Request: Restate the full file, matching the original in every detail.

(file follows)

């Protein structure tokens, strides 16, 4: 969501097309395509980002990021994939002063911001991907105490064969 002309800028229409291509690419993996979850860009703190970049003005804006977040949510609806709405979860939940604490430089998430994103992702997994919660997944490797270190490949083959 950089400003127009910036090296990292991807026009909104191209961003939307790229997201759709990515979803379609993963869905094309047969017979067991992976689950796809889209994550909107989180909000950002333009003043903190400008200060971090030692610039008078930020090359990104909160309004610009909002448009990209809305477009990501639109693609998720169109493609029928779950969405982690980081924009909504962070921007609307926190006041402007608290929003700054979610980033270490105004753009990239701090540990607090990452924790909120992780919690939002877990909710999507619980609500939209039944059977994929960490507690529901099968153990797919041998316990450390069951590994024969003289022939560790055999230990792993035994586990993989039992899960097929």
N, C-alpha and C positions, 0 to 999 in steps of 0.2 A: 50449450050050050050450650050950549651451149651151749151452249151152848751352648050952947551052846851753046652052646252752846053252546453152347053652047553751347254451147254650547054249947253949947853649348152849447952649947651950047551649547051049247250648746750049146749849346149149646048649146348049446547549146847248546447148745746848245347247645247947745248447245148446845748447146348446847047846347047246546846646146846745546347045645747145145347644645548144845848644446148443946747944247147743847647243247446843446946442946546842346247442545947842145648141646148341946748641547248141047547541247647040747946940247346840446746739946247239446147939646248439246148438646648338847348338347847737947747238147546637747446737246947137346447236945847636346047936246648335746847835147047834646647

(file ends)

């Protein structure tokens, strides 16, 4: 969501097309395509980002990021994939002063911001991907105490064969 002309800028229409291509690419993996979850860009703190970049003005804006977040949510609806709405979860939940604490430089998430994103992702997994919660997944490797270190490949083959 950089400003127009910036090296990292991807026009909104191209961003939307790229997201759709990515979803379609993963869905094309047969017979067991992976689950796809889209994550909107989180909000950002333009003043903190400008200060971090030692610039008078930020090359990104909160309004610009909002448009990209809305477009990501639109693609998720169109493609029928779950969405982690980081924009909504962070921007609307926190006041402007608290929003700054979610980033270490105004753009990239701090540990607090990452924790909120992780919690939002877990909710999507619980609500939209039944059977994929960490507690529901099968153990797919041998316990450390069951590994024969003289022939560790055999230990792993035994586990993989039992899960097929």
N, C-alpha and C positions, 0 to 999 in steps of 0.2 A: 50449450050050050050450650050950549651451149651151749151452249151152848751352648050952947551052846851753046652052646252752846053252546453152347053652047553751347254451147254650547054249947253949947853649348152849447952649947651950047551649547051049247250648746750049146749849346149149646048649146348049446547549146847248546447148745746848245347247645247947745248447245148446845748447146348446847047846347047246546846646146846745546347045645747145145347644645548144845848644446148443946747944247147743847647243247446843446946442946546842346247442545947842145648141646148341946748641547248141047547541247647040747946940247346840446746739946247239446147939646248439246148438646648338847348338347847737947747238147546637747446737246947137346447236945847636346047936246648335746847835147047834646647